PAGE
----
Last week, I had the fortune of attending the Family History Expos research retreat at the Family History Library.* The event included 5 full days of research at the library, morning / evening classes and access to genealogy professionals. I thought it might be nice to describe my week so you can see what a research retreat entails.
I arrived in Salt Lake City on Monday. That evening, Family History Expos held a pizza/salad dinner for all of the research retreat attendees. We got to meet each other and the professionals that would be helping us with our research.
Tuesday morning came quickly. I woke up to this view after an overnight dusting of snow:
We had a morning class about resources in the Family History Library. For those that had never been to the Family History Library, there was a tour of the floors, their collections and more. Then it was time to leave the nest and start researching!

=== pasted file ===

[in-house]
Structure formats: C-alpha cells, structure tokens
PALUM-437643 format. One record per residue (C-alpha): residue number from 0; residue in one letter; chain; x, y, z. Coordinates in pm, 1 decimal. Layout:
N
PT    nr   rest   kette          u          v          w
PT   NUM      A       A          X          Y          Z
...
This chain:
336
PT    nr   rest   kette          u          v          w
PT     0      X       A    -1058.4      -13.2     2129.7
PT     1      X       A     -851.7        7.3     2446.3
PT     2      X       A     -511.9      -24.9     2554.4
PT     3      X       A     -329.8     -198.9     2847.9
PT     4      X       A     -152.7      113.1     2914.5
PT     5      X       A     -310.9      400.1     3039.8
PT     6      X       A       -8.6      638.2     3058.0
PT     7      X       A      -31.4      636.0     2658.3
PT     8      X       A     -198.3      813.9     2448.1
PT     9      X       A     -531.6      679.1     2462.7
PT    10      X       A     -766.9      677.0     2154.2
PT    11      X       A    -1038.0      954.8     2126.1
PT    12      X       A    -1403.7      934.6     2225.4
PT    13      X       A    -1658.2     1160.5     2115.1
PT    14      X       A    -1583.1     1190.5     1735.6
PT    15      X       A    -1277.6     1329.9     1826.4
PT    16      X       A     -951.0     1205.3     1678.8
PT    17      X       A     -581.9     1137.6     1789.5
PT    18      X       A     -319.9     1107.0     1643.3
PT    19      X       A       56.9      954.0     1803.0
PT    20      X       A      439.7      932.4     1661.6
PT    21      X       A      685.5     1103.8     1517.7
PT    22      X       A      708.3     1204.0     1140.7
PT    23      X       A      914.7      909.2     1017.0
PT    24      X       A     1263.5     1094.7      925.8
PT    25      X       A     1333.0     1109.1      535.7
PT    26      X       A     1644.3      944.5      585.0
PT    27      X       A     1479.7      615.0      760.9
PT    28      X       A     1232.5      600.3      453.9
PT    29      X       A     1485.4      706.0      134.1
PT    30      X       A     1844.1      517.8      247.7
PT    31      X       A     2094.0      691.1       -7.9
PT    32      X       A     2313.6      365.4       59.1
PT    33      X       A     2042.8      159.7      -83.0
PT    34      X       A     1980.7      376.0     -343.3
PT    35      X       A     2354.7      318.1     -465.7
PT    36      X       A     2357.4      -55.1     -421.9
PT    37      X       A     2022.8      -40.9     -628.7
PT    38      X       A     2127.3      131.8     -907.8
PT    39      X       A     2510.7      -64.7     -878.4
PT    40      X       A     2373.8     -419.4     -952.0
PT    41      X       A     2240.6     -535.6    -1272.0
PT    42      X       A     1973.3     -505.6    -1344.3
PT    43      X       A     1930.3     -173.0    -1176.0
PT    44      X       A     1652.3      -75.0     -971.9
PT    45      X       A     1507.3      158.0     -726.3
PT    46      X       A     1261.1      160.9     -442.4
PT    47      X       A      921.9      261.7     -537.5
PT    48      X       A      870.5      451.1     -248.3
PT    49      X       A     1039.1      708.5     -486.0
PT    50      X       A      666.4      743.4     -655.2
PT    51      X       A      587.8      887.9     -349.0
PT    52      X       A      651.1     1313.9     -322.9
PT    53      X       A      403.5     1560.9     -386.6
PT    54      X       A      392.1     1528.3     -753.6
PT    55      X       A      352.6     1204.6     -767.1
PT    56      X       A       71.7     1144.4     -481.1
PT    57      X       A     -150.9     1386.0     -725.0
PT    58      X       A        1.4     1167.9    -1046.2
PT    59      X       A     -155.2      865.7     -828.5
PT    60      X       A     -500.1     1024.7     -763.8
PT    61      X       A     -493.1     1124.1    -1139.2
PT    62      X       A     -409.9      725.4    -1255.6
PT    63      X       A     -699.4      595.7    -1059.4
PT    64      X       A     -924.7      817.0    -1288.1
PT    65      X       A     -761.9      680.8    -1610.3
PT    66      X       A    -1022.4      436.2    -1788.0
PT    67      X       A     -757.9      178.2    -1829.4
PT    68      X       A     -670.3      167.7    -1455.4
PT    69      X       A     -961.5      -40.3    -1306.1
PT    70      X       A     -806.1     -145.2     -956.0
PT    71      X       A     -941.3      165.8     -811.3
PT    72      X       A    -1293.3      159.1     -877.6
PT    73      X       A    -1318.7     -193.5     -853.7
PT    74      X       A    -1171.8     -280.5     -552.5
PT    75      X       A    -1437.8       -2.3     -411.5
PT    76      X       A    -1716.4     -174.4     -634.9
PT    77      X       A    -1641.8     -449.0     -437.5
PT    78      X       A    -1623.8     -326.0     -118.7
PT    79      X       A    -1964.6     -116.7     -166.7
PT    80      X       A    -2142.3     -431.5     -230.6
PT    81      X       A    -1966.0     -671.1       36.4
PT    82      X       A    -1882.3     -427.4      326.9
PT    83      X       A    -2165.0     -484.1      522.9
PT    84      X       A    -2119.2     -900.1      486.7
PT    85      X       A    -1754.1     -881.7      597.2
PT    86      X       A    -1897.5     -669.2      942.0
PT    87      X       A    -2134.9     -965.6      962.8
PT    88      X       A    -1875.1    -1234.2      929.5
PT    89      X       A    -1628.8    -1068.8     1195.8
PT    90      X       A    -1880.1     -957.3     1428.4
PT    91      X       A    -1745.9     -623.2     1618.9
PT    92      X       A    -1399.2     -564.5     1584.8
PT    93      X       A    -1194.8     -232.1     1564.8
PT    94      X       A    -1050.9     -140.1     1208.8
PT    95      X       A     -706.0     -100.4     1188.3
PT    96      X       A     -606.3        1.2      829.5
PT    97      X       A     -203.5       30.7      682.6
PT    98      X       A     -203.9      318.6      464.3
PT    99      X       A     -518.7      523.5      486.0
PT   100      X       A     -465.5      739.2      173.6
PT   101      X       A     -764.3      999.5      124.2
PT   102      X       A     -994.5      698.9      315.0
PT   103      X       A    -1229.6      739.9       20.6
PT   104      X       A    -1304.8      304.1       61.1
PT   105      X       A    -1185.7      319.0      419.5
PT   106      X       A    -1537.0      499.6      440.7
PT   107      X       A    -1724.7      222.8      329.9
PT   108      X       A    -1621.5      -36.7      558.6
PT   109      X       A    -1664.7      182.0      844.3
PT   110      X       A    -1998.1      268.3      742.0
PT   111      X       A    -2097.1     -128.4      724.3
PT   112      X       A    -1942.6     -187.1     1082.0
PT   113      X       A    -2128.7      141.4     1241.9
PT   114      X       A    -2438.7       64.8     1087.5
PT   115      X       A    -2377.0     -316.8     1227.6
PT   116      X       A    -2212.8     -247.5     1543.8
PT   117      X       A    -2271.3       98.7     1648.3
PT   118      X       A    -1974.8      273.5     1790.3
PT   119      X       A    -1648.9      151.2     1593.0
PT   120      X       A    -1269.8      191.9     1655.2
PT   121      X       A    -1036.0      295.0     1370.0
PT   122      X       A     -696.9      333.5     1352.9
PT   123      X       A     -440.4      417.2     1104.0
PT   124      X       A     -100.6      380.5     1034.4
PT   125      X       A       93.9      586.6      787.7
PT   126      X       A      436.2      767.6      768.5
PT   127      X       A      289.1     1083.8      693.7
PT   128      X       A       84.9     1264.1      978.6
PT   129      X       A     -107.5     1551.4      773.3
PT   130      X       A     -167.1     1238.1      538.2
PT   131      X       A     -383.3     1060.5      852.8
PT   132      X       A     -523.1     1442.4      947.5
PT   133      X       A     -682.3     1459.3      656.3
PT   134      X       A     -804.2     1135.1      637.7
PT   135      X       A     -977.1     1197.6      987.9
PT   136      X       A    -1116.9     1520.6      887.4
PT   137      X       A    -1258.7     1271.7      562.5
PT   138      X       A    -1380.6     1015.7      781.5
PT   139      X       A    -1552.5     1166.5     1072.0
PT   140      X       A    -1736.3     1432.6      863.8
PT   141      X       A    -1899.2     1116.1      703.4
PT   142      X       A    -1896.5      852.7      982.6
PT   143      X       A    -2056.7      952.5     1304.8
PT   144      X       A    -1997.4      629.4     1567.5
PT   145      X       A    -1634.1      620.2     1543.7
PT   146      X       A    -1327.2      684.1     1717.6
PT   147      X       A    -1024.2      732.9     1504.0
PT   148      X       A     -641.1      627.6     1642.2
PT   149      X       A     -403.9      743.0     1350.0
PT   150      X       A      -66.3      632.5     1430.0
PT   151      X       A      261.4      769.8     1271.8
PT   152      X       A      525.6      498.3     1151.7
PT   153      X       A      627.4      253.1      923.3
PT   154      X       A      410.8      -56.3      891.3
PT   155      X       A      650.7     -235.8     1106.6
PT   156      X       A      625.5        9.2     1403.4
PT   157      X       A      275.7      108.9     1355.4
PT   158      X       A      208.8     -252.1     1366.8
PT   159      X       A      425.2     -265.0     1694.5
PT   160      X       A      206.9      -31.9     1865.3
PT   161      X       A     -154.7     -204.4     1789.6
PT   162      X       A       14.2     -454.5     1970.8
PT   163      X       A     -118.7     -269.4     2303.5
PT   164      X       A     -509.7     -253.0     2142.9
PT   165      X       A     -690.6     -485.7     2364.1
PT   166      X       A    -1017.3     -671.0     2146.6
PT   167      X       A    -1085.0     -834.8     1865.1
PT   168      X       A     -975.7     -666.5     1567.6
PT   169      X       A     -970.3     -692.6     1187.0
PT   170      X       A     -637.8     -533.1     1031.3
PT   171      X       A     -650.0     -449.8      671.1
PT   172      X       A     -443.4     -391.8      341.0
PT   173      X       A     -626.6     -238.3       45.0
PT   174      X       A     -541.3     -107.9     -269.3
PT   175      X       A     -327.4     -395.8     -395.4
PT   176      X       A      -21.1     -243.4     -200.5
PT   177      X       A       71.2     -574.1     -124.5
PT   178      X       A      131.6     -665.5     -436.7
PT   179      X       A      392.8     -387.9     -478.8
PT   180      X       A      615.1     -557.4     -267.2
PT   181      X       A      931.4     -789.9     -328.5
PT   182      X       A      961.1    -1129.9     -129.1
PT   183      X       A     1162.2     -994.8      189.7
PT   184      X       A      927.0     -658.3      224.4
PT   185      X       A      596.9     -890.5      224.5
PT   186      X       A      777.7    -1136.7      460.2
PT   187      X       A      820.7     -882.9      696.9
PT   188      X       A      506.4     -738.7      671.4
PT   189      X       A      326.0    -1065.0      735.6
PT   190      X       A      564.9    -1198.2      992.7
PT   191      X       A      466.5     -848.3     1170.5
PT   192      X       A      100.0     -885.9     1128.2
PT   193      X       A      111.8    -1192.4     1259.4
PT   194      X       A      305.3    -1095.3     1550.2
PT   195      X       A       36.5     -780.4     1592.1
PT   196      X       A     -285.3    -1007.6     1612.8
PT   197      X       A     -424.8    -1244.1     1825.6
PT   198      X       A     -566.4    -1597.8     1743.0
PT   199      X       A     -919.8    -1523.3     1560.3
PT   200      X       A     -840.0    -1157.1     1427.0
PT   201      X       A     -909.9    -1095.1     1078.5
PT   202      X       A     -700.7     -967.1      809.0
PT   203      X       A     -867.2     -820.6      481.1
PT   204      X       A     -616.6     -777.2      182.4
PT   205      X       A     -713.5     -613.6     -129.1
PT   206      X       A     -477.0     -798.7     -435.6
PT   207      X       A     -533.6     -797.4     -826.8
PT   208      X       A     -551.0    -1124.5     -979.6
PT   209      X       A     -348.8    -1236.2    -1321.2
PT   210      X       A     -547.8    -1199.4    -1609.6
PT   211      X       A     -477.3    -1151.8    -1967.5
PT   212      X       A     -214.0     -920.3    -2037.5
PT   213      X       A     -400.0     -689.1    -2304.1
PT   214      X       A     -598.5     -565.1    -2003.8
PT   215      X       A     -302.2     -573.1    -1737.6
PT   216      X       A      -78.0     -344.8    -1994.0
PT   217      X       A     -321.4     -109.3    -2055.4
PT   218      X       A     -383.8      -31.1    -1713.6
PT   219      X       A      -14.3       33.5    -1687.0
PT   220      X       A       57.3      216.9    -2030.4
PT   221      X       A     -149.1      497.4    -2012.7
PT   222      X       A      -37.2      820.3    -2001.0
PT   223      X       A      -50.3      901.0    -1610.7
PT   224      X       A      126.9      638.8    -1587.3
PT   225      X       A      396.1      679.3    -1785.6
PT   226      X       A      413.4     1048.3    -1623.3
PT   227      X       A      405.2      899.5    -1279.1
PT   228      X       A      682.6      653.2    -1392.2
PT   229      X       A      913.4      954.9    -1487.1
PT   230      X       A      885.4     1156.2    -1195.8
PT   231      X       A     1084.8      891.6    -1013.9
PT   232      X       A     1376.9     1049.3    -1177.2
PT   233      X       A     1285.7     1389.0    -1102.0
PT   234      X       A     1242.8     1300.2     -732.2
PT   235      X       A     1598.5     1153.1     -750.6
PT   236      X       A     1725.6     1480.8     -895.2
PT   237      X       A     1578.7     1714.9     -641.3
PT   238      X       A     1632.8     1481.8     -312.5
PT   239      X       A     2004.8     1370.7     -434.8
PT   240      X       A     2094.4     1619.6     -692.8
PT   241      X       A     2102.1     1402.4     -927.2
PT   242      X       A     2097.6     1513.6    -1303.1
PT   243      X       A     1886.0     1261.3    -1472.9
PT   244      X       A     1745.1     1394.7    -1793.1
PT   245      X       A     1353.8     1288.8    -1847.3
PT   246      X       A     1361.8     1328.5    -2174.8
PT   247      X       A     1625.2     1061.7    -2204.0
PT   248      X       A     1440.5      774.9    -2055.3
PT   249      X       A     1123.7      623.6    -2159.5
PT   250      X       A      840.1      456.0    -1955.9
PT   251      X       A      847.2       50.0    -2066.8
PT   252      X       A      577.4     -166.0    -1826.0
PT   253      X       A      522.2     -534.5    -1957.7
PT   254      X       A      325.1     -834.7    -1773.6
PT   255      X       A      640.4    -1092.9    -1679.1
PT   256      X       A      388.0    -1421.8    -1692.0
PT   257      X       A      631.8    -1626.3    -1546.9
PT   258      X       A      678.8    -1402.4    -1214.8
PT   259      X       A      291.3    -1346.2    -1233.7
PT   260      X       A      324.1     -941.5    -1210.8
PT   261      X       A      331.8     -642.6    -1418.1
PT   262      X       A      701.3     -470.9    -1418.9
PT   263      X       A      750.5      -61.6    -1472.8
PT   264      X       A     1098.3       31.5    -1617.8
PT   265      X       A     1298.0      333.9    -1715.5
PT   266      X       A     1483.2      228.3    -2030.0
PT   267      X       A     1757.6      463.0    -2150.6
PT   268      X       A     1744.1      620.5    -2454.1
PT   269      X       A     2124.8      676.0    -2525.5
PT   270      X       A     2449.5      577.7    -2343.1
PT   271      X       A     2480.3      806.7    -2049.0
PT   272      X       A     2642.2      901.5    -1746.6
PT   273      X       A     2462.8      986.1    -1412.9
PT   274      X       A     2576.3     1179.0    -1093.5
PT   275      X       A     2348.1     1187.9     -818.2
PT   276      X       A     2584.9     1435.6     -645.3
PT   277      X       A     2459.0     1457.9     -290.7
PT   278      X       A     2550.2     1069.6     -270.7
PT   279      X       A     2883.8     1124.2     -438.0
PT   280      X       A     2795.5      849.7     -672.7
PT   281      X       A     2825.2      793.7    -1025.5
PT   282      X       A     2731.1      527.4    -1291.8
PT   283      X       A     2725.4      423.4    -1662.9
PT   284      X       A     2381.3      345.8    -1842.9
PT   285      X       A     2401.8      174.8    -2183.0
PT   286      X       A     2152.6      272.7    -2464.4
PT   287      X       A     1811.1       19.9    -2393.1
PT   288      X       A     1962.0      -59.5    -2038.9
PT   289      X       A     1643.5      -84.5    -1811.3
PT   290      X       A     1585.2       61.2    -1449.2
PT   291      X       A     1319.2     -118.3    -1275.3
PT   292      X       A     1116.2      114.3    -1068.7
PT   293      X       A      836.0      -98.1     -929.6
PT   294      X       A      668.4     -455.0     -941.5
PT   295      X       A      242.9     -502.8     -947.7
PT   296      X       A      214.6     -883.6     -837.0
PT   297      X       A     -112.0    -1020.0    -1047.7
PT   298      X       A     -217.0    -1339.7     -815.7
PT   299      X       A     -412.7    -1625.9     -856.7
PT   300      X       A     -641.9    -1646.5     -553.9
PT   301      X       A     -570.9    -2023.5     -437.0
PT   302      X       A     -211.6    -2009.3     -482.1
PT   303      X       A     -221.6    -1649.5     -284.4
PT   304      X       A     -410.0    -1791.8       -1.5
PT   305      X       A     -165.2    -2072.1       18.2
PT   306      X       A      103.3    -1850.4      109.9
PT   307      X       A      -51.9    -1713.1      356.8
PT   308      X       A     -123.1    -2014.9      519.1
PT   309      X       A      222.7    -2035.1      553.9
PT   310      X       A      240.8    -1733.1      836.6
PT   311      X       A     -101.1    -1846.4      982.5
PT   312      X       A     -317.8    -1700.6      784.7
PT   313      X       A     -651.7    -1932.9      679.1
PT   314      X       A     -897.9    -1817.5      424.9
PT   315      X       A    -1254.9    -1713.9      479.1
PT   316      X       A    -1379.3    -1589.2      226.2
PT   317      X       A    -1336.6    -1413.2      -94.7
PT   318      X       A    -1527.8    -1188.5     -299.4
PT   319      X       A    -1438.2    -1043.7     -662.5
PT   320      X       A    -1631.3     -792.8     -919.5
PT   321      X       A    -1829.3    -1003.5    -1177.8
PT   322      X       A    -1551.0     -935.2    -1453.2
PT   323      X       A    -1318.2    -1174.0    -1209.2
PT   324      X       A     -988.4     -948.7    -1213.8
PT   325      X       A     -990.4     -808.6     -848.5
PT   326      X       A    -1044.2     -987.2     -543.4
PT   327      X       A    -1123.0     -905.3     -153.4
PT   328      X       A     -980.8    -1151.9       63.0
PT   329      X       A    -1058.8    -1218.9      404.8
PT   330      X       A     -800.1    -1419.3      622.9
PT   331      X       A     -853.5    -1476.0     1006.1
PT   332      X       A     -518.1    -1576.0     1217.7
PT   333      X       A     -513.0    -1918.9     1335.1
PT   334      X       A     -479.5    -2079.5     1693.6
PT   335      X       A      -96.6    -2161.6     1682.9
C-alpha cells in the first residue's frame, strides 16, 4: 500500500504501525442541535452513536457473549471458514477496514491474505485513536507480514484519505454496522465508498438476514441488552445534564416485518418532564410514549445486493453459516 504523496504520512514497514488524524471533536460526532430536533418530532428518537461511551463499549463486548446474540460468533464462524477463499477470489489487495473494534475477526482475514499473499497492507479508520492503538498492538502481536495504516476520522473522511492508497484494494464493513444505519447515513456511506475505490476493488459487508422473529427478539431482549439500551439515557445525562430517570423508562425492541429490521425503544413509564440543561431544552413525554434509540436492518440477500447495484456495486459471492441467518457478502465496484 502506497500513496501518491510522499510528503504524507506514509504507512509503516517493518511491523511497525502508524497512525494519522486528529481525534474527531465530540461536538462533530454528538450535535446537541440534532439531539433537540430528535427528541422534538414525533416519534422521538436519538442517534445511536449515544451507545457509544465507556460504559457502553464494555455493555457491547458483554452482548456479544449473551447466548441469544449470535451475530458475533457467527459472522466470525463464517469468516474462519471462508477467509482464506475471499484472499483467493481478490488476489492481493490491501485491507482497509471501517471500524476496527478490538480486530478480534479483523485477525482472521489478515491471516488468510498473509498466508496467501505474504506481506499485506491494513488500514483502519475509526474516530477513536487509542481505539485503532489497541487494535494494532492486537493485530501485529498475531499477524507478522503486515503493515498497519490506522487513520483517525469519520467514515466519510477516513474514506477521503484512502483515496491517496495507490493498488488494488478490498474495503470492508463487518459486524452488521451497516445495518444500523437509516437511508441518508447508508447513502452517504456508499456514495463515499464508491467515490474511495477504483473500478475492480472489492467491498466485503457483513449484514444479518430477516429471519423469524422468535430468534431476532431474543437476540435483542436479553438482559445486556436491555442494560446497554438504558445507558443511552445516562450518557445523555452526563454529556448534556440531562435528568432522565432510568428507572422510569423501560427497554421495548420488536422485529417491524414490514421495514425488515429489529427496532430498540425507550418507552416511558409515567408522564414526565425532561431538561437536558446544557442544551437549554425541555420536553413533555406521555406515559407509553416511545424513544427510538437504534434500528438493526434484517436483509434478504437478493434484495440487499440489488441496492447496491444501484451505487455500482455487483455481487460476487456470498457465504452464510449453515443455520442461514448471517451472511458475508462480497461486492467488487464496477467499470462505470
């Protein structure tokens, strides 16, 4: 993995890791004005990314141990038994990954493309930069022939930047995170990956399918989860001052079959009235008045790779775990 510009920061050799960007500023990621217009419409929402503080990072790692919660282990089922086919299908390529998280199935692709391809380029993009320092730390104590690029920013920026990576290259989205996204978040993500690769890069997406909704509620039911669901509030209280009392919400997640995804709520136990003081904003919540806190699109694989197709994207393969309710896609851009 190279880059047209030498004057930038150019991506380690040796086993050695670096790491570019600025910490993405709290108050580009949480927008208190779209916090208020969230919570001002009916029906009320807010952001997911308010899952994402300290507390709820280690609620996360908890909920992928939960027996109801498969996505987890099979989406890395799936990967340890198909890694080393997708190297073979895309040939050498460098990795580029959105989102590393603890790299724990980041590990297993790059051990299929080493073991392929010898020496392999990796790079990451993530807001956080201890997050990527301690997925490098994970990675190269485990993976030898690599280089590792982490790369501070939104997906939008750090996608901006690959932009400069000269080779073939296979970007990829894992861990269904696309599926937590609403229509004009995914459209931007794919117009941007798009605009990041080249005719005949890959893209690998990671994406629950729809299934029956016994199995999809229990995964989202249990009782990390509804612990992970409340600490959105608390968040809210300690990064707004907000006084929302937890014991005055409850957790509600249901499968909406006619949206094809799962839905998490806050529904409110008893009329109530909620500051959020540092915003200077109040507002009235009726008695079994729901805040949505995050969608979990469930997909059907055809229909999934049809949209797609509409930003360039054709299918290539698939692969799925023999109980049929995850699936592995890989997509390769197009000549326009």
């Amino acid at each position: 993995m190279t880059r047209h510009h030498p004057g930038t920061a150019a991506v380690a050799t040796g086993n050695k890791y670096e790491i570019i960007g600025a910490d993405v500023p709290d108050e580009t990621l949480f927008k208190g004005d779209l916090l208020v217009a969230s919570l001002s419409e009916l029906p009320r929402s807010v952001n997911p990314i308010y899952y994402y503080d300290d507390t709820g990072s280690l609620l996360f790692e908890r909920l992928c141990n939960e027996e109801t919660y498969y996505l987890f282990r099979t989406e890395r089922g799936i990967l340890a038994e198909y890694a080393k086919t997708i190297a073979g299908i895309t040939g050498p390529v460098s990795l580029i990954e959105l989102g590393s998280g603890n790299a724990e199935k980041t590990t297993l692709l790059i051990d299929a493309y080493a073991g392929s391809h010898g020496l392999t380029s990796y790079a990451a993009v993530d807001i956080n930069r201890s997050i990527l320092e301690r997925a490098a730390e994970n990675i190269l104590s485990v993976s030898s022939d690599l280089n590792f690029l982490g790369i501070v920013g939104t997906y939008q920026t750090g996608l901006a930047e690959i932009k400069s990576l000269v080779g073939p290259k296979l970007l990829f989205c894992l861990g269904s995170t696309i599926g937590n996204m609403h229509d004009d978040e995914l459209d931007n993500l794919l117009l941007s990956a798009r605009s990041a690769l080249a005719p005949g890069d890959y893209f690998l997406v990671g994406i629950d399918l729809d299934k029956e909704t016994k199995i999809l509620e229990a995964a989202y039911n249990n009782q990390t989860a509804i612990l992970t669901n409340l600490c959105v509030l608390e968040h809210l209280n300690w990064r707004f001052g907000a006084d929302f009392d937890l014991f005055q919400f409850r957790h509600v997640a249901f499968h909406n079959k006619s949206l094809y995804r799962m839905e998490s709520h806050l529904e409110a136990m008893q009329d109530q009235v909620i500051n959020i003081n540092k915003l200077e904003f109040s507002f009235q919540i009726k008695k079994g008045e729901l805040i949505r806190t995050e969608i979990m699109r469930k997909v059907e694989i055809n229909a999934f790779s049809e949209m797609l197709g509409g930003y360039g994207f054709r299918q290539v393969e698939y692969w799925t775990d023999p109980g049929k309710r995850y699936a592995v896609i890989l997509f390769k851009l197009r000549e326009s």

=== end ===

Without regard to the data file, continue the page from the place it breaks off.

I came with a plan and a shopping list of things I wanted to research. I started with my great-grandparents' marriage. I only had a date range (1915-1916) and an area (counties surrounding Lehigh, PA). I searched all the available records with lightning speed. Once I was done with one county, I retrieved the film of another. If I had done this from home, I'd be ordering the films one or two at a time. It would have taken months to get this far!
My first day at the Family History Library didn't bring any great discoveries in Pennsylvania, but that's part of the research process. I omitted several counties where the marriage did not take place. It's not an answer, but it's progress.
In the afternoon, I researched my Smith line, including my third great-grandparents with the oh-so-uncommon monikers Joseph and Mary Smith. I figured the FHL was the best place to do it, since I would need quick access to lots of records.
I found several Smith deaths in LeSueur County, Minnesota, including a record for Joseph Smith. He apparently died in 1903 (in his 70's) of an infection incurred from an injury seven days prior. What a way to go. The record also gave me the names of his parents! Wanna know who my fourth great-grandparents are? John and Elizabeth Smith. Why can't I get an Ebeneezer in this line?
See part 2 here.
[*Please see my Disclosures page for information on my connection to Family History Expos. --Amy]